The upper abdominals make up the majority of the abdominal muscle. They are the most prominent part of the “six-pack.” They are not, however, exclusive of the lower abdominals. The entire abdominal muscle is worked during abdominal exercises, but it is possible to put the majority of the stress on a particular region of the muscle.
Upper Ab Area
The upper abdominals comprise the region just below the rib cage down to the navel. This section of the muscle attaches to the bottom of the rib cage and sternum and pulls the rib cage down toward the hips. It is always under a small amount of tension to aid in maintaining an erect posture. It comes under much more stress during exercises such as the squat, dead lift, bench press and other exercises that require keeping the back in a particular posture under extreme loads. That is why many people who begin lifting find they get some abdominal development without direct abdominal work. However, to develop a solid set of upper abs it is important to work it directly with a combination of low weight, high repetition work along with some resistance work for fewer repetitions.
The Right Crunches for Upper Abs
Crunches are the staple of upper abdominal work. There are many variations of the crunch. There are many machines and products on the market to enhance the crunch, but they all follow the basic crunch principle. Resistance crunches, done on a high pulley machine in a kneeling position allow the abdominals to work under additional strain. A low pulley machine and rope handle can be used to do traditional crunches on the floor with some light resistance. Any time you can complete three sets of 50 repetitions relatively easy you should add a little resistance. Slant boards and roman benches are also great for adding a little extra resistance and a slight stretch to the exercise.
What about the Obliques?
The obliques are also considered part of the upper abs. These muscles are located on the sides and extend from the rib cage down to the upper portion of the hipbone. They pull the rib cage down toward the hips in a side bend, twisting motion. These muscles can be exercised using the twisting crunch, to combine the abdominals and obliques in one exercise, the weighted side bend, the weighted twist, weight machines designed to add resistance to the twisting or bending motion, or even home gym equipment like the Ab Circle Pro.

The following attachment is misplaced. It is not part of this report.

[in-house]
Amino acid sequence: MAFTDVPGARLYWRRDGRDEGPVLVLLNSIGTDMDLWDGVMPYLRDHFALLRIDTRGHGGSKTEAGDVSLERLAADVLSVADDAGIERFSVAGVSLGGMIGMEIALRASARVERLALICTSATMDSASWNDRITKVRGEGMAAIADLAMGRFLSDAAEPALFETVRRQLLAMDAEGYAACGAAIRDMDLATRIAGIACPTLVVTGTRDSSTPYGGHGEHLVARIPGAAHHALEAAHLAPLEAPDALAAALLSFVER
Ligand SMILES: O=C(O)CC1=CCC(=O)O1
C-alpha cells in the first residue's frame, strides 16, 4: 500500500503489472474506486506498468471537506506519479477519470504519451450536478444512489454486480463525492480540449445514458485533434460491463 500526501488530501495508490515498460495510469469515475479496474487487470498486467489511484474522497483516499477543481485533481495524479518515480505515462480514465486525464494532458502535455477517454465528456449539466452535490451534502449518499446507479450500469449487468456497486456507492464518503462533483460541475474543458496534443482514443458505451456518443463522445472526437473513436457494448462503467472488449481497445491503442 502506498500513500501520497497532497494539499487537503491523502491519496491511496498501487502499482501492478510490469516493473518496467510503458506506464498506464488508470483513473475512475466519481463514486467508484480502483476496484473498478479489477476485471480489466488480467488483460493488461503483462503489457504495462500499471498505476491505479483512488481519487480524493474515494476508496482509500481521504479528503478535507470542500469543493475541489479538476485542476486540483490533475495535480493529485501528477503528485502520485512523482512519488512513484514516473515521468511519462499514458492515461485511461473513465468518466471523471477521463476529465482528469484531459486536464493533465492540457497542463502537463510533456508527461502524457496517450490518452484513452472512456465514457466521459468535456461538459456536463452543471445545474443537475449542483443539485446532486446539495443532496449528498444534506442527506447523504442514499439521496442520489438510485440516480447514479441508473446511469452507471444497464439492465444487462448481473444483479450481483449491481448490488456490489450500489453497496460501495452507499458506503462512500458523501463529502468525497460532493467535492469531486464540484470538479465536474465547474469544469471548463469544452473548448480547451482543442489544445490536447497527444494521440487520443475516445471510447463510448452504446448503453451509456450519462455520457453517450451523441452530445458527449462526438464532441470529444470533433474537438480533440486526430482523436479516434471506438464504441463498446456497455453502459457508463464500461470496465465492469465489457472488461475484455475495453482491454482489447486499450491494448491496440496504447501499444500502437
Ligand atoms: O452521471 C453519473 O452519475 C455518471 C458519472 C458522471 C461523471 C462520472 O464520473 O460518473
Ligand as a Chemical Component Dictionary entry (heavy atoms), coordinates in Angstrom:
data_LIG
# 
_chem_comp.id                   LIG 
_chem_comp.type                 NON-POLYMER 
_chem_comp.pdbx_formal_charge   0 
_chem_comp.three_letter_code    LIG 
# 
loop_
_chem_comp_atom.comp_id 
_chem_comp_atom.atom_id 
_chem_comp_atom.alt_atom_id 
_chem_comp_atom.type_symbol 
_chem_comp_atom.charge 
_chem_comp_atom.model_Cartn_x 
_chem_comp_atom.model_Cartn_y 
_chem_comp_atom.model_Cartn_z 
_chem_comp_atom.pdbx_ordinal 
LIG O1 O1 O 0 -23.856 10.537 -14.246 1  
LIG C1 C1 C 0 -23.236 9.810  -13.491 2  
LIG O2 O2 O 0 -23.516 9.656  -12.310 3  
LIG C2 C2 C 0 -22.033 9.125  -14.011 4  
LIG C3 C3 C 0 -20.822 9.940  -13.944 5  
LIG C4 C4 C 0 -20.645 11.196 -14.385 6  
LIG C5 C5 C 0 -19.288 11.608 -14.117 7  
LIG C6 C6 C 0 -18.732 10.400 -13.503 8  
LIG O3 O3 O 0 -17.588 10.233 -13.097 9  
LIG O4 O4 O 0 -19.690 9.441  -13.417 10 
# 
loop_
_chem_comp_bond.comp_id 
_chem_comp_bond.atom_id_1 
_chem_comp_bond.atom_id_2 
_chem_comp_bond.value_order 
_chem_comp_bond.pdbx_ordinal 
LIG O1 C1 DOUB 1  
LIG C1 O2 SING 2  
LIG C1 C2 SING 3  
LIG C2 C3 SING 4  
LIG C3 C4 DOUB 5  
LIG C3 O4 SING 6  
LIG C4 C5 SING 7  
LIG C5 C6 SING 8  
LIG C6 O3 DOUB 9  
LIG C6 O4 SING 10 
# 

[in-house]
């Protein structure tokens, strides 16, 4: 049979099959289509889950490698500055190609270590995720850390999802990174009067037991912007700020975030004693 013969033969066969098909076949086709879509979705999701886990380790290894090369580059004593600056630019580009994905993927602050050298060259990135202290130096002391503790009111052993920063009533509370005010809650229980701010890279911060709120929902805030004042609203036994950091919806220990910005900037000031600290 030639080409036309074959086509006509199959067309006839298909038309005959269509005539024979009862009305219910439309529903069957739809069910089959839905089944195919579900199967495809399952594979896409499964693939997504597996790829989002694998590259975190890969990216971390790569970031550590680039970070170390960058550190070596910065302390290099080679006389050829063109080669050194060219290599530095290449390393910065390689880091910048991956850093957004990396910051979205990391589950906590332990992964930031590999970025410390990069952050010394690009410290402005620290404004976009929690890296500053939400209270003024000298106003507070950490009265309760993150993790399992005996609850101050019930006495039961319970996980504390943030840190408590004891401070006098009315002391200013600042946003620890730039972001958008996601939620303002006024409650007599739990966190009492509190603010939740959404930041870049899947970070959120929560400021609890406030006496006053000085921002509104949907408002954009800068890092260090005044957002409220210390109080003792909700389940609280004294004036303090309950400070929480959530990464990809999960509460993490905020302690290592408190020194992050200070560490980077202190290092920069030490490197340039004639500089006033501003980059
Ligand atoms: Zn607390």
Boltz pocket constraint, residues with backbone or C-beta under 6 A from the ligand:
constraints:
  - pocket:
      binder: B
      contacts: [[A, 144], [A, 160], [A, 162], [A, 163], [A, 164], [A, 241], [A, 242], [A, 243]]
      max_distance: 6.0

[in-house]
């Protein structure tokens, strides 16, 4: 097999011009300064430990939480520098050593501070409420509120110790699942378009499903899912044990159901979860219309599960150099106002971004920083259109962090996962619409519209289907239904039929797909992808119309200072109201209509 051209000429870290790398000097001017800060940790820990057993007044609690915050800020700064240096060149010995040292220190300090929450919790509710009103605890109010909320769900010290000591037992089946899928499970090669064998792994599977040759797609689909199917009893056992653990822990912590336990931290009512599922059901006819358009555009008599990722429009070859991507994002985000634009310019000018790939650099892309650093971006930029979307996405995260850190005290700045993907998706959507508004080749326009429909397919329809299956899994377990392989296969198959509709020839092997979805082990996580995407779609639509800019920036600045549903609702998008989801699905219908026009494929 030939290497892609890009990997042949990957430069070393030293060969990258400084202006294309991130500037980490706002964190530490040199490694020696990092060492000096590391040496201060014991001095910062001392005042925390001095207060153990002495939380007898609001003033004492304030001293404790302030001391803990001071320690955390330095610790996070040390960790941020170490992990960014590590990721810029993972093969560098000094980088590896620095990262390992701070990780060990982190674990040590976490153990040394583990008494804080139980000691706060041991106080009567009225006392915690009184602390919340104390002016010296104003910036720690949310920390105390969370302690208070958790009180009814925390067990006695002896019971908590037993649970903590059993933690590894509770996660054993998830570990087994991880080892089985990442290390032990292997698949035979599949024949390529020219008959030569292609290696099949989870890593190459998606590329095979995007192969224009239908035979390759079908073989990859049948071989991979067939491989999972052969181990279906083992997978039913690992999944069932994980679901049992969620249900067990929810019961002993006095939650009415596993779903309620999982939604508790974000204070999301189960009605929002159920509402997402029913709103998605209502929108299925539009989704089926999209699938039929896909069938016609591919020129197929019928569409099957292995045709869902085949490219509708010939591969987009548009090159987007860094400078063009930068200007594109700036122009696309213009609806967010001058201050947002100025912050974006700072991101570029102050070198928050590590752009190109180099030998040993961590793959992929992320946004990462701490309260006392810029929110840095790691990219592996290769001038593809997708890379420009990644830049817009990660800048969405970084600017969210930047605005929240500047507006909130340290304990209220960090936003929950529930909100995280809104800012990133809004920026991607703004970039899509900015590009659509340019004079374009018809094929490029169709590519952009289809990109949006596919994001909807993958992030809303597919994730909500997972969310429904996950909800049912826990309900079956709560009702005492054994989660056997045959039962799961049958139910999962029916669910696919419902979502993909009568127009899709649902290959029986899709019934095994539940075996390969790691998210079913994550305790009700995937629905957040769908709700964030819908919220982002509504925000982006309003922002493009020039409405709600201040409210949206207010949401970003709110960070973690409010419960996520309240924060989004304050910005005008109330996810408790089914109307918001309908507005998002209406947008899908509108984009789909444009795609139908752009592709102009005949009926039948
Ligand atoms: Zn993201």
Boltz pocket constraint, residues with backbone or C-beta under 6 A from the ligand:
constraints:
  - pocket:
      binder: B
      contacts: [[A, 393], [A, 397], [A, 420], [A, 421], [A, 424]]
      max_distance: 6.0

A good routine to develop the upper abdominals should include a crunching exercise, a twisting or side bending exercise, and some time spent flexing the muscle. A beginner program might include three sets of regular crunches of as many as you can do, three sets of weighted twists with a slight forward lean for 25 repetitions to each side, and five minutes of flexing the abdominals in fifteen to thirty second sets. Once this routine becomes easy add some resistance to the crunches for two of the sets, and then do a bodyweight set for as many reps as possible. Cut the twists to two sets and add two sets of side bends for 25 repetitions to each side. At this point some additional work for the lower abs should be added. And finish with 10 minutes of flexing the abdominals. The abs can be exercised every other day due to their rapid recovery ability, although it is important to allow at least one two-day rest period for total recovery.
So, to bring out the upper two to three sections of the six-pack it is important to hit the crunches, or some variation of the crunch. Work it hard, add a little resistance, keep the repetitions in the 20-50 range, and hit the obliques, as well. This will ensure total development and a tight, rock-hard midsection you can be proud of.